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The best 5 weight loss tips without exercise.

Nov. 30, 2015|1038 views
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Among many other health risks, being overweight or obese puts a person at elevated risk for developing various types of cancer. Experts theorize that obesity promotes inflammation, and inflammation has been linked to the promotion of cancer. So taking an ordinary daily aspirin has been proposed as one way to reduce the additional risk.

And new research indicates that it works. In an international study of people at elevated risk for cancer due to a being overweight—and a family history of cancer—investigators found that taking a daily dose of over-the-counter aspirin slashed the additional risk down to levels found among the general public. Among people who are overweight, for example, having a genetic disorder called Lynch Syndrome, in which certain genes involved in the repair of defective DNA are faulty, the risk of developing cancer is about 50%. Among these people, being overweight more than doubles the risk of colon cancer. But, over the course of a decade, if these at-risk individuals took a daily aspirin, they were able to reduce their relative risk of cancer.

"This is important for people with Lynch Syndrome, but affects the rest of us too,” said Sir John Burn, professor of Clinical Genetics at Newcastle University. “Lots of people struggle with their weight and this suggests the extra cancer risk can be cancelled by taking an aspirin…This research adds to the growing body of evidence which links an increased inflammatory process to an increased risk of cancer. Obesity increases the inflammatory response. One explanation for our findings is that the aspirin may be suppressing that inflammation which opens up new avenues of research into the cause of cancer."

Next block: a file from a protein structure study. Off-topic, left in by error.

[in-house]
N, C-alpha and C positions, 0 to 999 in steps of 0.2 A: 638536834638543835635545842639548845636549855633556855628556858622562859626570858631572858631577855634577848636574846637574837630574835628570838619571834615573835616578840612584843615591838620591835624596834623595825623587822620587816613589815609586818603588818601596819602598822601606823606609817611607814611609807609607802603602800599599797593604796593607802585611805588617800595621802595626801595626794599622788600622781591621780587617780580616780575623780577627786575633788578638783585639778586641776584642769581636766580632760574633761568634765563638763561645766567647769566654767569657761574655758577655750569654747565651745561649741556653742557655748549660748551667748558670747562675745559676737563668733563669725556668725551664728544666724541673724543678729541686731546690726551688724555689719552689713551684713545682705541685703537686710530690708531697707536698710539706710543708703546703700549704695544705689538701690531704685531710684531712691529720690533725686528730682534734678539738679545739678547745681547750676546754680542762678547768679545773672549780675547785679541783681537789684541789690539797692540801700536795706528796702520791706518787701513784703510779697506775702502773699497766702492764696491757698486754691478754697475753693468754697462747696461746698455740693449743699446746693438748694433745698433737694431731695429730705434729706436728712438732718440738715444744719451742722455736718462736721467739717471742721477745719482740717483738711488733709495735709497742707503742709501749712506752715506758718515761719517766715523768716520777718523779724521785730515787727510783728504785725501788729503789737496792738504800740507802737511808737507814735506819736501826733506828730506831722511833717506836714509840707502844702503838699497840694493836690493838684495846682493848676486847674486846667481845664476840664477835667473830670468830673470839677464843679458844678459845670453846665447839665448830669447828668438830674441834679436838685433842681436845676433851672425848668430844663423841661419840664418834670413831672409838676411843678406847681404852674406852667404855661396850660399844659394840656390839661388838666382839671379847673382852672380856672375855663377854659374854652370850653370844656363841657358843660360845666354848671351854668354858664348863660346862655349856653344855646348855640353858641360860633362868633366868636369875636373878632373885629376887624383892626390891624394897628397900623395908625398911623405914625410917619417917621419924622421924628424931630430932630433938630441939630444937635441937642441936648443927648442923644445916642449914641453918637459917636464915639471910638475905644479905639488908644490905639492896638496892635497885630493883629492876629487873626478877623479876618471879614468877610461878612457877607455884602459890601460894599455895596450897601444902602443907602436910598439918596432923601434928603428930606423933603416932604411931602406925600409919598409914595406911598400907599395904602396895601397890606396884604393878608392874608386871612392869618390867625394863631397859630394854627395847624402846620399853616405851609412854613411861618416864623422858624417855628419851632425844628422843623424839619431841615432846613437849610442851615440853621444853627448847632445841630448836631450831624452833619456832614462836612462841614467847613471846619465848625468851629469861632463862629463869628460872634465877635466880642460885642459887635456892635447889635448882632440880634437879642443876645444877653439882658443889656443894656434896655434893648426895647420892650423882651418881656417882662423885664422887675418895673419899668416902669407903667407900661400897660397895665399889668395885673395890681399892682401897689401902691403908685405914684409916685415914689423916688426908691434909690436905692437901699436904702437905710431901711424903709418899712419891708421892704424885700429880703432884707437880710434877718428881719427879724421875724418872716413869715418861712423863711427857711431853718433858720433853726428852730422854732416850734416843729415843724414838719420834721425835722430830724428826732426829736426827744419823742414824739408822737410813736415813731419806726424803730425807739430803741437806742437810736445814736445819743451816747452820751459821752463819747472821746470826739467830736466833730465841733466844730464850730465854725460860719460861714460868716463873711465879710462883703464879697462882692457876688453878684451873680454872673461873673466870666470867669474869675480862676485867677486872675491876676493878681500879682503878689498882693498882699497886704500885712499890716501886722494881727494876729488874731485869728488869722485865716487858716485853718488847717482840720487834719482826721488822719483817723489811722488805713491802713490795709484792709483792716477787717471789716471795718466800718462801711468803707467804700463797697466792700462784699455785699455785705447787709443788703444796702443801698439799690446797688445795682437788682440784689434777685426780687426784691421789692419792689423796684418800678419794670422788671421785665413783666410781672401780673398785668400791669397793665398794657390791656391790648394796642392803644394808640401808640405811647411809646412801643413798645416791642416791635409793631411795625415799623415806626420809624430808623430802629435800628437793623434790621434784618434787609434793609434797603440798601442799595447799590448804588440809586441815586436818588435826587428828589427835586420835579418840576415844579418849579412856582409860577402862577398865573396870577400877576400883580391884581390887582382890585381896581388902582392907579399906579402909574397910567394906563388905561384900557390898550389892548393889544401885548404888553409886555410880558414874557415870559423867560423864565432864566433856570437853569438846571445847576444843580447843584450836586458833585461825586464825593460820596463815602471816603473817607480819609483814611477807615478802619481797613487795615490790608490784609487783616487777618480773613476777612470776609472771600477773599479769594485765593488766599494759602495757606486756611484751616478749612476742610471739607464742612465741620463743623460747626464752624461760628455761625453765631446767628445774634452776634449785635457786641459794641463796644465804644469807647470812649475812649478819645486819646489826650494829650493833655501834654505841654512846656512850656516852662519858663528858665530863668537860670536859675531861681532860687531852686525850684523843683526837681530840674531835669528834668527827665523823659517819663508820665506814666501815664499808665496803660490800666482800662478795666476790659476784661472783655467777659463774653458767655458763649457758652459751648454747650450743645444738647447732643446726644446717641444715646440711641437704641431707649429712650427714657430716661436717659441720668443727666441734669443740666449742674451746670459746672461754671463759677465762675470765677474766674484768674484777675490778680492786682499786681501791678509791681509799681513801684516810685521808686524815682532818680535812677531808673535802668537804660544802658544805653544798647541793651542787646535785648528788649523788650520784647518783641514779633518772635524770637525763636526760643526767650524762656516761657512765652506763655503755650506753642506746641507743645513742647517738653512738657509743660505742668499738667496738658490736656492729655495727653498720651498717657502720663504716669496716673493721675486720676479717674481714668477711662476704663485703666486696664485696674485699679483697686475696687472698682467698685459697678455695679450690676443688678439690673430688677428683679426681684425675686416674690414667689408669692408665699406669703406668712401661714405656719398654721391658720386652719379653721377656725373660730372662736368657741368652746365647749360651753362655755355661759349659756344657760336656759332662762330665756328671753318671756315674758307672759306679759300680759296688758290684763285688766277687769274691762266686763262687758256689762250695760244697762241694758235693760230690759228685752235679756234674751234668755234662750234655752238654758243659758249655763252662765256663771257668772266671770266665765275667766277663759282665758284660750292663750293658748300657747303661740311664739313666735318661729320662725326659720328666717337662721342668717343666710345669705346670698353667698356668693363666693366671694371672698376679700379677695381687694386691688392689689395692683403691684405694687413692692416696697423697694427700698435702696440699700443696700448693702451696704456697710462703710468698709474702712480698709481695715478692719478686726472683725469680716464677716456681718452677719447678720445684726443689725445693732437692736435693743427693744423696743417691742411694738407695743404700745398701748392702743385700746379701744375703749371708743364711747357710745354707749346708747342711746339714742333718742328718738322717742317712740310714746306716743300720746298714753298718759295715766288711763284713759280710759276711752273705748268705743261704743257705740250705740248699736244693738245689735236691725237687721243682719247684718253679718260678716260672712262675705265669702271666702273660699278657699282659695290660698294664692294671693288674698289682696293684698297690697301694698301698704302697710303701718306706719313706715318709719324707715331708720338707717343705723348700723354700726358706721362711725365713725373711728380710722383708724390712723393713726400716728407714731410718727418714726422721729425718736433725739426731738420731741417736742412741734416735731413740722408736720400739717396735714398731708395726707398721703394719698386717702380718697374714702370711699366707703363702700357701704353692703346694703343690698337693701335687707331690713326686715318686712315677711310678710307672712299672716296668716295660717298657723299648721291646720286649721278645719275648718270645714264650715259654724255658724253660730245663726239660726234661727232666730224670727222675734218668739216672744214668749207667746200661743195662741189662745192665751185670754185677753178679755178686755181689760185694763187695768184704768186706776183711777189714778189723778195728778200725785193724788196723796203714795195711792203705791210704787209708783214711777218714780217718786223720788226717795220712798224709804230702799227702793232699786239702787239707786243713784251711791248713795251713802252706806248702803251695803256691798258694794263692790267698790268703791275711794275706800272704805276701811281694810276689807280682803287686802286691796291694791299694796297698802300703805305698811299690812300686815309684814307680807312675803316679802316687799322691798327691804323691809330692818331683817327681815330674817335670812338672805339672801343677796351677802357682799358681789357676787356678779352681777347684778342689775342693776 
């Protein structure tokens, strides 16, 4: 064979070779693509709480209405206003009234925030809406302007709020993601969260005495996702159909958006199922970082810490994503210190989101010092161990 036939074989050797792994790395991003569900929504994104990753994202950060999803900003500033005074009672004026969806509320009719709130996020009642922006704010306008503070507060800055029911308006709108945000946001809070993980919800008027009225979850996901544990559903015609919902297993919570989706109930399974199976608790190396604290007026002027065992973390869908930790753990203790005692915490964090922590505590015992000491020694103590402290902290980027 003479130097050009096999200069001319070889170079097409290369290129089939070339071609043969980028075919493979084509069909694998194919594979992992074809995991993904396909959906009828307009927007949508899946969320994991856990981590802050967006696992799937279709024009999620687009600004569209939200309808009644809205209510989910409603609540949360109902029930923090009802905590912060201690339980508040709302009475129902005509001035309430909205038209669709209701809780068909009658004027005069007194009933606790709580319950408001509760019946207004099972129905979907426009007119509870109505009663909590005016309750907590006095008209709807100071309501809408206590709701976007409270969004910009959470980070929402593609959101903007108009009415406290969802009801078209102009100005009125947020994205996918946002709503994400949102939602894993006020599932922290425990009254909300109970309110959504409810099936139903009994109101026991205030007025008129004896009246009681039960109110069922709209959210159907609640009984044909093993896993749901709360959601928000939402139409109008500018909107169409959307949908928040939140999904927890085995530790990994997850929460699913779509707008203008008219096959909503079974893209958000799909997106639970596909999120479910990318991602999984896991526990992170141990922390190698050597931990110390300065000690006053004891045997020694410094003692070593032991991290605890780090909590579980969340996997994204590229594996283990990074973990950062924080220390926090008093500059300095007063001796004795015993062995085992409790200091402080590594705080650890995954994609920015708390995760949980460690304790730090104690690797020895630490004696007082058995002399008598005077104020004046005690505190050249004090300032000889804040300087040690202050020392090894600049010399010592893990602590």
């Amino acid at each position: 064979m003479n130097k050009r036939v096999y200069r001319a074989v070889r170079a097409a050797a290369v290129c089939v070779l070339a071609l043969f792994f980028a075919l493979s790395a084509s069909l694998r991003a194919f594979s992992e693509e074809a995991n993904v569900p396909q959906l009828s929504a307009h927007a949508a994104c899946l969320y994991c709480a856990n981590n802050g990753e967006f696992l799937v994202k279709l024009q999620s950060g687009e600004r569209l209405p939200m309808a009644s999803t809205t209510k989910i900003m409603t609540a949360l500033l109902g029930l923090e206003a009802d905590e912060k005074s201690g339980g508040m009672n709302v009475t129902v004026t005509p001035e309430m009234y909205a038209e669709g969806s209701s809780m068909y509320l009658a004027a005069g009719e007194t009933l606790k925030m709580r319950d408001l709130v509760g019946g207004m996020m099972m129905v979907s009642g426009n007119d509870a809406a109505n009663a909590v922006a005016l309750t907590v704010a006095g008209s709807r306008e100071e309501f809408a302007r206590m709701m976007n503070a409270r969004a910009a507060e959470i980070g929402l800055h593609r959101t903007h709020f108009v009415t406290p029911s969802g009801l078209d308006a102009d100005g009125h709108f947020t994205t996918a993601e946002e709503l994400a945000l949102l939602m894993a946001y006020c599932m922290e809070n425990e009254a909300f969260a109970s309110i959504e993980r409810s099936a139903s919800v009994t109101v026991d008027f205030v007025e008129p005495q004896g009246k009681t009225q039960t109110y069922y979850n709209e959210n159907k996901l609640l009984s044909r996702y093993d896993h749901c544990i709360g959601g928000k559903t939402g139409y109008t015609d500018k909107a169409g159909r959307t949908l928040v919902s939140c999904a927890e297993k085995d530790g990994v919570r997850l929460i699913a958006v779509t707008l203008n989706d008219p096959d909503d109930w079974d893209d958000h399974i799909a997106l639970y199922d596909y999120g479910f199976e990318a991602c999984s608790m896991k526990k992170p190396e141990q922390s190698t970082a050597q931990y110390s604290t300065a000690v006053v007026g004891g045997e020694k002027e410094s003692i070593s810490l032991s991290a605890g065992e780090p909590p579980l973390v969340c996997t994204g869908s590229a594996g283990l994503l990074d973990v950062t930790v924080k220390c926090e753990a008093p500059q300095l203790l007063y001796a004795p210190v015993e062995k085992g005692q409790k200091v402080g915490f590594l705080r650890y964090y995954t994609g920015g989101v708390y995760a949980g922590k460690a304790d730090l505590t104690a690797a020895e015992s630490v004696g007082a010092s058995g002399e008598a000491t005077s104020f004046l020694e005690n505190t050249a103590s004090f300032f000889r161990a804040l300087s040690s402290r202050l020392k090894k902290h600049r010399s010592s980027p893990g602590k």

The massive, multi-country study is ambitiously following people with Lynch Syndrome for more than a decade, in some cases. Professor John Mathers, Professor of Human Nutrition at Newcastle University, who led this part of the study said: "The lesson for all of us is that everyone should try to maintain a healthy weight and for those already obese the best thing is to lose weight. However, for many patients this can be very difficult so a simple aspirin may be able to help this group.”

Professor Tim Bishop, from the University of Leeds, added: "Our study suggests that the daily aspirin dose of 600 mg per day removed the majority of the increased risk associated with higher BMI. However, this needs to be shown in a further study to confirm the extent of the protective power of the aspirin with respect to BMI."


5 weight loss tips that don't make you sweat:

1) Get more sleep

2) Don't skip meals

3) Hydrate with a pinch of Celtic sea salt

4) Keep a food journal

5) Throw out your scale

Mohammad Movahedi, D. Timothy Bishop, Finlay Macrae, Jukka-Pekka Mecklin, Gabriela Moeslein,Sylviane Olschwang, Diana Eccles, D. Gareth Evans, Eamonn R. Maher, Lucio Bertario, Marie-Luise Bisgaard,Malcolm G. Dunlop, Judy W.C. Ho, Shirley V. Hodgson, Annika Lindblom, Jan Lubinski, Patrick J. Morrison,Victoria Murday, Raj S. Ramesar, Lucy Side, Rodney J. Scott, Huw J.W. Thomas, Hans F. Vasen, John Burn,and John C Mathers. Obesity, Aspirin, and Risk of Colorectal Cancer in Carriers of Hereditary Colorectal Cancer: A Prospective Investigation in the CAPP2 Study. Journal of Clinical Oncology, August 2015 DOI: 10.1200/JCO.2014.58.9952